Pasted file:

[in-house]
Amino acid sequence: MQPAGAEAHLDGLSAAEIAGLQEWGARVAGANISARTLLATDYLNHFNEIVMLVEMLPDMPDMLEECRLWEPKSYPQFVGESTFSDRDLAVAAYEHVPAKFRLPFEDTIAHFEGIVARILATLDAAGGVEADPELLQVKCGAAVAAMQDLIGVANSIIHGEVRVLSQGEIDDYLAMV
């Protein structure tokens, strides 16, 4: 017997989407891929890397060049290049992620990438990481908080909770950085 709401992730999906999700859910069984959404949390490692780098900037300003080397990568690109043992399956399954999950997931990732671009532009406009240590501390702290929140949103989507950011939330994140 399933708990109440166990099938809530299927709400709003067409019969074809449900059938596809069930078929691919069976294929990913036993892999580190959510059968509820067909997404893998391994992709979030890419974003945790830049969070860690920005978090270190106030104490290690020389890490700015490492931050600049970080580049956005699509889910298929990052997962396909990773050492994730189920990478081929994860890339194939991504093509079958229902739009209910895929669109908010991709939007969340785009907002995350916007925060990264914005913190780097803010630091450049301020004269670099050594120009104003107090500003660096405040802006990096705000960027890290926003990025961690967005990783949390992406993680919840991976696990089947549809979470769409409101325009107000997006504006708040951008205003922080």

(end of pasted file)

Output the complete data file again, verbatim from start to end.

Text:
[in-house]
Amino acid sequence: MQPAGAEAHLDGLSAAEIAGLQEWGARVAGANISARTLLATDYLNHFNEIVMLVEMLPDMPDMLEECRLWEPKSYPQFVGESTFSDRDLAVAAYEHVPAKFRLPFEDTIAHFEGIVARILATLDAAGGVEADPELLQVKCGAAVAAMQDLIGVANSIIHGEVRVLSQGEIDDYLAMV
């Protein structure tokens, strides 16, 4: 017997989407891929890397060049290049992620990438990481908080909770950085 709401992730999906999700859910069984959404949390490692780098900037300003080397990568690109043992399956399954999950997931990732671009532009406009240590501390702290929140949103989507950011939330994140 399933708990109440166990099938809530299927709400709003067409019969074809449900059938596809069930078929691919069976294929990913036993892999580190959510059968509820067909997404893998391994992709979030890419974003945790830049969070860690920005978090270190106030104490290690020389890490700015490492931050600049970080580049956005699509889910298929990052997962396909990773050492994730189920990478081929994860890339194939991504093509079958229902739009209910895929669109908010991709939007969340785009907002995350916007925060990264914005913190780097803010630091450049301020004269670099050594120009104003107090500003660096405040802006990096705000960027890290926003990025961690967005990783949390992406993680919840991976696990089947549809979470769409409101325009107000997006504006708040951008205003922080």